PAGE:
IBM’S PRESENCE SHINES SPOTLIGHT ON BIOINFORMATICS

October 20, 2000

SCIENCE & ENGINEERING NEWS

Toronto, CANADA — When a company as well-known as IBM Corp. gets behind something as cutting-edge as First Genetic Trust, a new repository for all your most personal DNA secrets, it’s clear something big is happening. That something is bioinformatics, the use of computers to sift through the mind-boggling amounts of data collected in the study of genetics.

“We see tremendous need for high-performance supercomputing,” says Dr. Carol Kovac, vice-president of IBM’s newly formed Life Sciences business unit.

The company is working on a specialized supercomputer – dubbed Blue Gene – that is expected to be 100 times faster than the IBM machine used by the U.S. government to test its nuclear arsenal.

Other giant technology companies like Motorola and Oracle and a few small Canadian firms are also looking for ways to tap this new market. But few have the financial resources of IBM – not to mention long-standing contacts and one of the best-known names in business.

Recently, IBM committed $100 million US over the next 2Ω years to the Life Sciences unit to adapt the company’s vast array of products and services for the bioinformatics industry.

The first coup for IBM Life Sciences was announced last week: an agreement to supply security and computer services to the new Chicago company called First Genetic Trust, backed by a leading scientist.

Dr. Arthur Holden conceived of First Genetic Trust as a safe place for people to keep their most personal information, the genetic analysis that describes the chemical makeup of one’s entire body.

Holden says many people are afraid to give their genetic code to a government agency or a huge conglomerate. But they may learn to trust a specialized business like his.

“By putting that in a third-party environment, we hope to create an openness among individuals,” Holden says.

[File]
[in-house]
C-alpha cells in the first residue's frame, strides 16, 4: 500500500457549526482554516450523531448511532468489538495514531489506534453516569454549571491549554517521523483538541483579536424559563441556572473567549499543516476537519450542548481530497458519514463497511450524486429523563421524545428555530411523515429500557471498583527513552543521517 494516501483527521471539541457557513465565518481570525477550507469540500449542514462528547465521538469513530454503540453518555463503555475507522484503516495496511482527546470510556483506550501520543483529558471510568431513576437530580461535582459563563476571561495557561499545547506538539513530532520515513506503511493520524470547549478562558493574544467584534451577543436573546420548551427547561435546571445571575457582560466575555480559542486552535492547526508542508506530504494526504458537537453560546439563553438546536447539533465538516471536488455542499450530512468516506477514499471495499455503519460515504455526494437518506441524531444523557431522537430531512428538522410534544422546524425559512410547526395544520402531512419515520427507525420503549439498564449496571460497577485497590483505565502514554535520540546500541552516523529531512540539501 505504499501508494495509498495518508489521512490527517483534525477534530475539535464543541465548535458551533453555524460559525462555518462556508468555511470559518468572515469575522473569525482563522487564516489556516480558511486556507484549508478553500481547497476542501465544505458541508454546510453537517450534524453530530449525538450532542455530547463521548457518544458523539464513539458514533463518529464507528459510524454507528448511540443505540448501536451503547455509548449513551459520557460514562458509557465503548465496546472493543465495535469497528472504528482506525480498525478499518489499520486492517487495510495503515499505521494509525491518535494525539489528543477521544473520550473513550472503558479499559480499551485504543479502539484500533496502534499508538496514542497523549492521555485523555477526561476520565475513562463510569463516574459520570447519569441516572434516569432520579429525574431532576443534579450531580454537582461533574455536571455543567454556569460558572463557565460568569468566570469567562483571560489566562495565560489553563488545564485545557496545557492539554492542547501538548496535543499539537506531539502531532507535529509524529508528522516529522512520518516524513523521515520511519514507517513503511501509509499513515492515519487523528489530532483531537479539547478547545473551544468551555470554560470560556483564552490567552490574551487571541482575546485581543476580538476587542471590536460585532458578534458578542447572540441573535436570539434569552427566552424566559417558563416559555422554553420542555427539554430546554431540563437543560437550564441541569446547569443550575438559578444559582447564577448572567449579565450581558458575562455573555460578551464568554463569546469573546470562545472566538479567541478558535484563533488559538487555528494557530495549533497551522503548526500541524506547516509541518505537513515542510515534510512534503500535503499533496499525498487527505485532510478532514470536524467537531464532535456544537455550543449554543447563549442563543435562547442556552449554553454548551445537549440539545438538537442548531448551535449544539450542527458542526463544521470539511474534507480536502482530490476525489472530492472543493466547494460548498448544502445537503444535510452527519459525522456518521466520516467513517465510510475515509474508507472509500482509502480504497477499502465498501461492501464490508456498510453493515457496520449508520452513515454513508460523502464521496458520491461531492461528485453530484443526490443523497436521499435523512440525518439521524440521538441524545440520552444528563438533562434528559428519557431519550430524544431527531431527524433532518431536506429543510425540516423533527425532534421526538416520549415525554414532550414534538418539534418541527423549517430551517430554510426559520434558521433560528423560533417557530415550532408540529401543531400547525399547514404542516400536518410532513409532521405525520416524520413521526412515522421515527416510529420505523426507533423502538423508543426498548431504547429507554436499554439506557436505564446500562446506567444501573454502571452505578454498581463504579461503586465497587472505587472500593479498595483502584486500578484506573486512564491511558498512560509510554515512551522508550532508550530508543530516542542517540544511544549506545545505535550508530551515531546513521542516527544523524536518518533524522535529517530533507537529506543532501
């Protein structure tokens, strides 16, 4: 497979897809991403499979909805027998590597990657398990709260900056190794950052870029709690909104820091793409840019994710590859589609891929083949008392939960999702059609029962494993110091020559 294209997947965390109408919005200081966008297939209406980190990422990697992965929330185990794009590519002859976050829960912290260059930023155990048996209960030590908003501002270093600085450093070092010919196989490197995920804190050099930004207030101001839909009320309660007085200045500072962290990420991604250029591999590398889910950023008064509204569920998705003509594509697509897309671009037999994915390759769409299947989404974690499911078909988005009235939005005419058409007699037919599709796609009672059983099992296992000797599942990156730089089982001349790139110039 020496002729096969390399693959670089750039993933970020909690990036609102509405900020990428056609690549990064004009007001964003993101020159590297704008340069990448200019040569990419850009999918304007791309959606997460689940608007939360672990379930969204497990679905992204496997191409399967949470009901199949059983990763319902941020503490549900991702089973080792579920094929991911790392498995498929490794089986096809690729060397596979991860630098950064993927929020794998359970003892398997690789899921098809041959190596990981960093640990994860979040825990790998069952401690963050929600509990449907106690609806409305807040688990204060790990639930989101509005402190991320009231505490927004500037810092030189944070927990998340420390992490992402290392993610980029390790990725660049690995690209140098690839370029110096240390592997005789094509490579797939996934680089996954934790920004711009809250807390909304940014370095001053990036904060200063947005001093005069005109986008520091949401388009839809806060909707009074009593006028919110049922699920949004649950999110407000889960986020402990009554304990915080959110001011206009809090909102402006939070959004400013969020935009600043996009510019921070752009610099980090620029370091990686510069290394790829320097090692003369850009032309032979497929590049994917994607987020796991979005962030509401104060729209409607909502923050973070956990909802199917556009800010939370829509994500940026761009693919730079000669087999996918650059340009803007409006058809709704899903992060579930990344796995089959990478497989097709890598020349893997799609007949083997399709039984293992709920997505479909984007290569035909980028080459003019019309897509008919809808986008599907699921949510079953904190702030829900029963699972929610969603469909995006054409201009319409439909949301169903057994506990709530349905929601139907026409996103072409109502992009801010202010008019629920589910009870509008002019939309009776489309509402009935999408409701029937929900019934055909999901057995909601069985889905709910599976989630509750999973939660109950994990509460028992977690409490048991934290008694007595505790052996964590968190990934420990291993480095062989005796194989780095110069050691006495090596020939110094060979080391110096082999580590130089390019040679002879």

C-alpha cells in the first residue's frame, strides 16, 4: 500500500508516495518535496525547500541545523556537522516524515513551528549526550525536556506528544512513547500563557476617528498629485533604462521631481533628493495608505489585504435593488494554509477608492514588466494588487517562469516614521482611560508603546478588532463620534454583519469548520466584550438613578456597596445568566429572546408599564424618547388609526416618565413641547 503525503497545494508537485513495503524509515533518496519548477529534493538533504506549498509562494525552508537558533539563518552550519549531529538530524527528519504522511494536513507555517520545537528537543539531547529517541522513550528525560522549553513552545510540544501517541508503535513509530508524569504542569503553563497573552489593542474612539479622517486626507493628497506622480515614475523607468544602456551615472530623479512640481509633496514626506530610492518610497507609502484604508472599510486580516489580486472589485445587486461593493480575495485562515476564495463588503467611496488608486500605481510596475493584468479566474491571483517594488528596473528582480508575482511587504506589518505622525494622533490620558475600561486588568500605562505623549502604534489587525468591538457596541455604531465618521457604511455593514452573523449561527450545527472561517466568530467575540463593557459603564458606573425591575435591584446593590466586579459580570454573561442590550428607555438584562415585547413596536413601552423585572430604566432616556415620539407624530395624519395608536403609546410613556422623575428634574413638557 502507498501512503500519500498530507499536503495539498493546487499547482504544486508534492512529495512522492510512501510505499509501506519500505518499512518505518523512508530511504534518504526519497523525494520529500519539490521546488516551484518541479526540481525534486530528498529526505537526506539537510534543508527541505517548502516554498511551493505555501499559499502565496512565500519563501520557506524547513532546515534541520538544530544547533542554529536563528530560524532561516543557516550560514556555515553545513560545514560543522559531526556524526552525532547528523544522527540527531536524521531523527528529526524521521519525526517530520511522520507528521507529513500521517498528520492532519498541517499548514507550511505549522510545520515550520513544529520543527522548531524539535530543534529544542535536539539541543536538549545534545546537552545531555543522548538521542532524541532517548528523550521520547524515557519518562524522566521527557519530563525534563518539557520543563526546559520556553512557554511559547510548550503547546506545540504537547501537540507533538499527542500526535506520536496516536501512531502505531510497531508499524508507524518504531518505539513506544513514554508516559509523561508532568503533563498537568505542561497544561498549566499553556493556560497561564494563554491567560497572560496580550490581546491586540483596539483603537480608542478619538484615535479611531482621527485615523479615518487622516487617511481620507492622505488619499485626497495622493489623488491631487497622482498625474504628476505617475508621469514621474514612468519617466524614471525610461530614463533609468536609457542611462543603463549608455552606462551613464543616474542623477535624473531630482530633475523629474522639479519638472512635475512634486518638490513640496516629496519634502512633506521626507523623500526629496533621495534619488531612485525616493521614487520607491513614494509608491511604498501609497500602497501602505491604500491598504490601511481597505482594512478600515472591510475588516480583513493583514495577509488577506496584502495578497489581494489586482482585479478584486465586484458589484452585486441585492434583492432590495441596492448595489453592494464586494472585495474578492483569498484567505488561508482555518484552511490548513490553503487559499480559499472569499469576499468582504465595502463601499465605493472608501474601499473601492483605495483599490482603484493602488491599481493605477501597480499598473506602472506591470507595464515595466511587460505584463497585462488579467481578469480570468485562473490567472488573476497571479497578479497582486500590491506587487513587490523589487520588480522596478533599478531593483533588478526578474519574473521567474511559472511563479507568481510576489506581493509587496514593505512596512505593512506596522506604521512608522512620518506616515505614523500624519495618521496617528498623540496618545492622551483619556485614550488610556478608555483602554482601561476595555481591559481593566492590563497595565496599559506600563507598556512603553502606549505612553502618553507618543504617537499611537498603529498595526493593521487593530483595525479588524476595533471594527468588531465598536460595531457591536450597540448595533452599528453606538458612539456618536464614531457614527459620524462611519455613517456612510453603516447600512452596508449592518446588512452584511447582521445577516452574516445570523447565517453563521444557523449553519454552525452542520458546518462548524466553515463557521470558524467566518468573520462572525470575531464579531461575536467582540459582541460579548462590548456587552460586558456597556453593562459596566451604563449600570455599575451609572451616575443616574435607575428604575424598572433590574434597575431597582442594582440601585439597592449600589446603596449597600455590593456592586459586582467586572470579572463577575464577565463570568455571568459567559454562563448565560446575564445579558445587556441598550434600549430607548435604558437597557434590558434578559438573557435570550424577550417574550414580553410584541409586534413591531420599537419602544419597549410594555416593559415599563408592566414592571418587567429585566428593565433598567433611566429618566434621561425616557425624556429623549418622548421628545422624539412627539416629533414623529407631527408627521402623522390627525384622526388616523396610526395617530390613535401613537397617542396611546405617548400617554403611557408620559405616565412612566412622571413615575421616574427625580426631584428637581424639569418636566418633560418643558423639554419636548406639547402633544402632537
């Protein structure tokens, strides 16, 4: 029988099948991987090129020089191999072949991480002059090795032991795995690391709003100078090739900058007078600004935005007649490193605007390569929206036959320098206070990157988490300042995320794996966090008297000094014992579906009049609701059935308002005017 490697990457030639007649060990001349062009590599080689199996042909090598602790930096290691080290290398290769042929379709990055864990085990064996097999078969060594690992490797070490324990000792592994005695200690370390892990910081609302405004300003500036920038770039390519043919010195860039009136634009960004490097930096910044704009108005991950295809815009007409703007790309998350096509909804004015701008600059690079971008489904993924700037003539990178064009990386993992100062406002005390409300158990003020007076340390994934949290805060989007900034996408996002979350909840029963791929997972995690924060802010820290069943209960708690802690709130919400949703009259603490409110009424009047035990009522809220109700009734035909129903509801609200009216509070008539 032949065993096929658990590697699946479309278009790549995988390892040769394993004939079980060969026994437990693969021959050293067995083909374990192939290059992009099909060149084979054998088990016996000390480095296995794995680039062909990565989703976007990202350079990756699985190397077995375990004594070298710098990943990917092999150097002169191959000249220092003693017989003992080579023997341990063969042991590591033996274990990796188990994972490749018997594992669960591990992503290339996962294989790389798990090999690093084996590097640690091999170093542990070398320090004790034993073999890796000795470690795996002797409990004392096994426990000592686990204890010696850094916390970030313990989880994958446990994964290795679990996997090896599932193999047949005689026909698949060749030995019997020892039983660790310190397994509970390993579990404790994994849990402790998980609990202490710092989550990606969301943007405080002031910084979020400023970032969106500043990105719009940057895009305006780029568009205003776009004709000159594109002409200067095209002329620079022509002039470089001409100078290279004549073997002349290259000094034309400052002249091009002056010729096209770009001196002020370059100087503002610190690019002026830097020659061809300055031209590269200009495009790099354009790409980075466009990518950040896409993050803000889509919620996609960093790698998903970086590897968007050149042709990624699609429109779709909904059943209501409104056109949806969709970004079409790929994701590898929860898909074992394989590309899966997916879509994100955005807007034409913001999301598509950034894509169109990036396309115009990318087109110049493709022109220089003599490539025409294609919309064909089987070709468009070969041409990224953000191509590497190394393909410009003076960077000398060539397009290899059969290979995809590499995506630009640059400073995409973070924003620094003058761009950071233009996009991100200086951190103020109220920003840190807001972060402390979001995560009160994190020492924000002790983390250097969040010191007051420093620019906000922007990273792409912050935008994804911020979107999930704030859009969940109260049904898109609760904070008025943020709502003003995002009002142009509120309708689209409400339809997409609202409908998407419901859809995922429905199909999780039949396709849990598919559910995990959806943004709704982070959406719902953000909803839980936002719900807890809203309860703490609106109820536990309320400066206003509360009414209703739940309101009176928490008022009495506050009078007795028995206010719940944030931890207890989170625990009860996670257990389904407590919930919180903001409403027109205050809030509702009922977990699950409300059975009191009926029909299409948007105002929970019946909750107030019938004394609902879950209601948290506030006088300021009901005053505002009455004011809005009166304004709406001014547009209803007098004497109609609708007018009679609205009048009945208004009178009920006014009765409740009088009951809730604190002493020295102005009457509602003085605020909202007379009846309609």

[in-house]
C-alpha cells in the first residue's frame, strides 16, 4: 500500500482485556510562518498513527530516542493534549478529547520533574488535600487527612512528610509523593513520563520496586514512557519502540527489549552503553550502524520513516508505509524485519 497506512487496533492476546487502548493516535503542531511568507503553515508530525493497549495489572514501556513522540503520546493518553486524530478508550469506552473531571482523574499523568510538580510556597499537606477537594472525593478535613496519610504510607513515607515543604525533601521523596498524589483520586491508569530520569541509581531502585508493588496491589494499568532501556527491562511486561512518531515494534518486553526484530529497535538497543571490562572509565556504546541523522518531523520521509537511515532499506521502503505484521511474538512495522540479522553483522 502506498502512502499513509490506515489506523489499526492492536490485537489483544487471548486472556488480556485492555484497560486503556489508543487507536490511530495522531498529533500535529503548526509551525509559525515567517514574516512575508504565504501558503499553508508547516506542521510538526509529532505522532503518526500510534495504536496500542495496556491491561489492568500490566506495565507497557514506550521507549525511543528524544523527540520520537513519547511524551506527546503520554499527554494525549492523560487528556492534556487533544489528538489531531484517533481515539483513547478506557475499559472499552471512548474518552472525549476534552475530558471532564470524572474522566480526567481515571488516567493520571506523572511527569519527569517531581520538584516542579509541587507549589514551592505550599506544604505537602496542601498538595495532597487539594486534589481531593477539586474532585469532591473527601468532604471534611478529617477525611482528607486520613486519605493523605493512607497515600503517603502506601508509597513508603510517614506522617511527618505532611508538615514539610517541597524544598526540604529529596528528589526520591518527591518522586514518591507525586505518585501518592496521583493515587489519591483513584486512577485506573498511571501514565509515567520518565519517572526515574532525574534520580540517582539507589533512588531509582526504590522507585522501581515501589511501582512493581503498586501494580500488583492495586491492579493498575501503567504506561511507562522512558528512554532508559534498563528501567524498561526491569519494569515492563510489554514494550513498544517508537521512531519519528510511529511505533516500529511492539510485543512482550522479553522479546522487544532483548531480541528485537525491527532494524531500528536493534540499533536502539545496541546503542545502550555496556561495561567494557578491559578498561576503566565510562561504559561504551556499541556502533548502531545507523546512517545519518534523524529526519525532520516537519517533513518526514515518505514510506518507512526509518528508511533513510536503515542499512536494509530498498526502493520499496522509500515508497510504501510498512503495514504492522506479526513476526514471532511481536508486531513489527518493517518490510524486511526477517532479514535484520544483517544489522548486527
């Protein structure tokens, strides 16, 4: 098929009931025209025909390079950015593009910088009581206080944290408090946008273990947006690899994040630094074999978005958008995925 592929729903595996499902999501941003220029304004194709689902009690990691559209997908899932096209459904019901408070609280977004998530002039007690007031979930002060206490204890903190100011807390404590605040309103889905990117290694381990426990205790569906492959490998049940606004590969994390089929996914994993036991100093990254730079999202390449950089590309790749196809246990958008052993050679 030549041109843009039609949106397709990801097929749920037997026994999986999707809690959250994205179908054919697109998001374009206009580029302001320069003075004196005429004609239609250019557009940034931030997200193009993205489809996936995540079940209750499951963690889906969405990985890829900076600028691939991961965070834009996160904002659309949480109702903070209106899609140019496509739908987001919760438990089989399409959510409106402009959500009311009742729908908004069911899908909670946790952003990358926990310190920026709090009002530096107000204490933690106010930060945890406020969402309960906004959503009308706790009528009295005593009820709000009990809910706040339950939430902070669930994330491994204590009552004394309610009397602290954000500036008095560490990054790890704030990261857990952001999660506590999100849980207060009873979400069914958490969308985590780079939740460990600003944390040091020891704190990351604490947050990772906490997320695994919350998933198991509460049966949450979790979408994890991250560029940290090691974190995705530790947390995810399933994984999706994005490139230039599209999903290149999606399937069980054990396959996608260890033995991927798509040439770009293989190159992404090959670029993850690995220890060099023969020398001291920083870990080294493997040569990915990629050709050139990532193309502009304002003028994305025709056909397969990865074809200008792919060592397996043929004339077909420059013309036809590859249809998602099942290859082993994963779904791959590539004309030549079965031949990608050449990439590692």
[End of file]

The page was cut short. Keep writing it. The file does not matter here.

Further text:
First Genetic Trust is modelled after a bank. Customers will have accounts that will hold genetic code, not money. Only the customers will be able to decide how their accounts are used.

In the long run, perhaps 20 years from now, individuals may be able to sit with their doctor, download some of the genetic information over the Internet and use it to select a treatment or drug, Holden says.

But for the next few years, First Genetic will be mainly a buffer between pharmaceutical companies doing genetic research and individuals – guaranteeing to protect the people who have agreed to DNA analysis.

It remains to be seen whether Holden can convince the public of First Genetic’s independence. The company’s main source of revenues for the foreseeable future will be fees paid by drug companies for access to the information in First Genetic’s database.

And there’s no guarantee that First Genetic will succeed. New Economy companies like drkoop.com, WebMD and Canada’s Medbroadcast have struggled to survive as suppliers of medical information.

But it’s easy to see why IBM is willing to invest heavily in the bioinformatics market, which is currently worth less than a $1 billion US a year in the United States.

Celera Genomics, the Maryland company that’s a leader in the effort to map human DNA, already has 70 terabytes of genetic information online – enough to fill a shelf of CD-ROMs a kilometre long.

“That’s just the beginning of what we’re seeing in Life Sciences,” Kovac says. “We’re really just at the beginning of this world.”

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